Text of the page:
What is a strategy session? Is it a meeting of the minds where participants drum up and pontificate elaborate plans that are then distributed to teams to “scratch their heads” at as they try to execute? Unfortunately, in many cases, yes. These sessions or workshops are oftentimes underutilized as they lack the planning and facilitation to drive less pontificating and more productive thinking. In a recent one of our company Thought Meetings, where we discussed thinking practices, a question came up: “Are strategy sessions really helpful?” Well, it depends, but they can be.
Let’s be honest. They can be quite helpful, but they can also create an abundance of strategic momentum behind initiatives that cannot be executed to fruition. To support this thought, I sought out research that may have examined this phenomenon further. The findings sum up to one core conclusion: although strategy sessions are used broadly across organizations, very few studies exist which examine the nuts and bolts around how to make them truly effective. Even those that purport to assess the various dynamics of a company or organization and the effect those dynamics have on their strategy sessions, still tend to only deal in generalities or theories. However, in an Organization Studies article written by Gerry Johnson, Shameen Prashantham, Steven W. Floyd, and Nicole Bourque titled “The Ritualization of Strategy Workshops“, the researchers offer up a theoretical model to highlight strategy workshop dynamics and outcomes by drawing on theories of ritual and ritualization:
“Our central argument is that variations in characteristics of ritualization such as the degree of removal, the use of liturgy and the role of specialists influence behavioral dynamics within workshops and thereby the extent to which their purpose is achieved. This perspective extends research on the episodic nature of strategy development and contributes to a theoretically informed view of strategy practices.”
Great insights, but how does that information apply to you, the reader? I do like the thought of a deeper dive into session dynamics to understand how to make your strategy sessions more impactful, but here are a handful of quick win items, which you can take on as “low hanging fruit” to attack immediately when thinking about your next strategy session:
- If you want your strategy to change from its current incarnation consider taking your participants somewhere other than their current location – Though not critical, having a session focused on changing your strategy can generate more creative and diverse outputs if the session is held outside the everyday norms of the office
- If you want to get the most out of all your players then be sure to level the playing field – If roles, titles and social status are all stripped away prior to starting your session you can ensure a more open and committed level of involvement from all participants, and coupling that with holding your session in a unique location can help participants feel free to engage without the constraints of the daily org structure
- If you don’t make the purpose and proceedings of your session clear then you can expect the results to be equally unclear – This is big, if your session’s purpose and the proceedings you follow in order to achieve that purpose are not commonly understood and seen as legitimate by all participants then they will not be able to focus or contribute to their full potential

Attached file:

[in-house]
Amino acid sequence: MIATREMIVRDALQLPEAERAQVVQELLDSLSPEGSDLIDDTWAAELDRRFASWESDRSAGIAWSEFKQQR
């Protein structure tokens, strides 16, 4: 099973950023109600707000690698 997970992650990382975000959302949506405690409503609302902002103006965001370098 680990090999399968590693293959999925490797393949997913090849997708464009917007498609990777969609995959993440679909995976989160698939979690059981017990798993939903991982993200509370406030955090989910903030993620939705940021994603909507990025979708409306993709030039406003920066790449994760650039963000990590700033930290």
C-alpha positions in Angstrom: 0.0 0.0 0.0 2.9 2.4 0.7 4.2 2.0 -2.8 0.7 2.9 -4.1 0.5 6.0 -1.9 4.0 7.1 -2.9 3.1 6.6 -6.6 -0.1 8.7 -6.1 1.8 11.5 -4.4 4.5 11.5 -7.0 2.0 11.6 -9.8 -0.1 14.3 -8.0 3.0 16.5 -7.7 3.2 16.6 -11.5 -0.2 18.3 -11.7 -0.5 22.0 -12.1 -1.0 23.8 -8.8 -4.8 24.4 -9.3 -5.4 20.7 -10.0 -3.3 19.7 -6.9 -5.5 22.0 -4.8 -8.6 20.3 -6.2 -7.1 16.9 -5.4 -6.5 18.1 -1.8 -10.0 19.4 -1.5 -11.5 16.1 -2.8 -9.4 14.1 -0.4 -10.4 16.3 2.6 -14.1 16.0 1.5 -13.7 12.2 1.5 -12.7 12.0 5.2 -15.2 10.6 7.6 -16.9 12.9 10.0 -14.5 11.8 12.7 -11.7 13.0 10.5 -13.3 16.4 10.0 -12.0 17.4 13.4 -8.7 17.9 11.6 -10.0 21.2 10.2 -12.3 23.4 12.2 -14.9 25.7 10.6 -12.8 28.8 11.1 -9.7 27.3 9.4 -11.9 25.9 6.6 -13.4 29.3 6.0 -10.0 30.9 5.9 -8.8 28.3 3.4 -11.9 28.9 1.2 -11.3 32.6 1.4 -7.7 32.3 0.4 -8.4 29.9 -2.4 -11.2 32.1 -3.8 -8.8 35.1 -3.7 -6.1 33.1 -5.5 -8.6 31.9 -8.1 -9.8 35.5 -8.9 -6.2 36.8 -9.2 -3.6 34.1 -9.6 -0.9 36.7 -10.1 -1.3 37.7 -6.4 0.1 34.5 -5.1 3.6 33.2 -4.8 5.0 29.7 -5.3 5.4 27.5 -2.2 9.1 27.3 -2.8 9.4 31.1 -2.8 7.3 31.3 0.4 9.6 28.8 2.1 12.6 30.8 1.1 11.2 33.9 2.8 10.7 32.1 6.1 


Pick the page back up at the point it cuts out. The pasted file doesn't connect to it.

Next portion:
- If you want to be sure to legitimize your session’s process and increase your likelihood of success get a legitimate specialist to conduct your session – Having an objective third party expert to help organize, design, and facilitate your strategy session not only brings another level of legitimacy to the process and purpose of the session, but also increases its chances of a successful outcome
- If any of this is going to work, internal leadership must support every aspect of it – The leadership involved in the session must openly endorse the process and the facilitator in order for the sessions to be successful; if leadership diminishes the value or legitimacy of the process or the facilitator in any way they will be hindering the session’s ability to achieve success
- If you want long lasting results you can’t just set it and forget it – A truly valuable strategy session is part of a set of sessions that all tie into a larger strategy development process; carving aside a single day to look at a strategy isn’t enough to make real organization wide and effective change
I’ll focus a moment on the part about bringing in a specialist. One would think that spending a few thousand dollars to have a third party facilitate you through a series of strategy sessions is a waste of dollars because, “We are smart enough to do it ourselves!” But think about this, you have a lot of brainpower (and money) in the sessions through your participants, don’t you want to ensure that you make the best use of their time and those dollars? Internal facilitators will typically view the session through a myopic lens, as many attendees may, driving participants toward their own personal answers or goals. However, an outside facilitator can help you view your future landscape through an enriched and objective lens driving more optimal results for the business at large. On top of that, bringing in a specialist tells your team that the process is important, important enough to bring in someone to help manage it. Not to mention it helps break down barriers and roles when participants can freely ask critical questions or throw divergent ideas at someone who isn’t their boss.
At the end of the day, we would all prefer that our strategy sessions provide a forum for facilitating idea evaluation, knowledge sharing, and strategic consensus. But, if you don’t approach the session correctly the only thing you can truly count on is strategic paralysis setting in.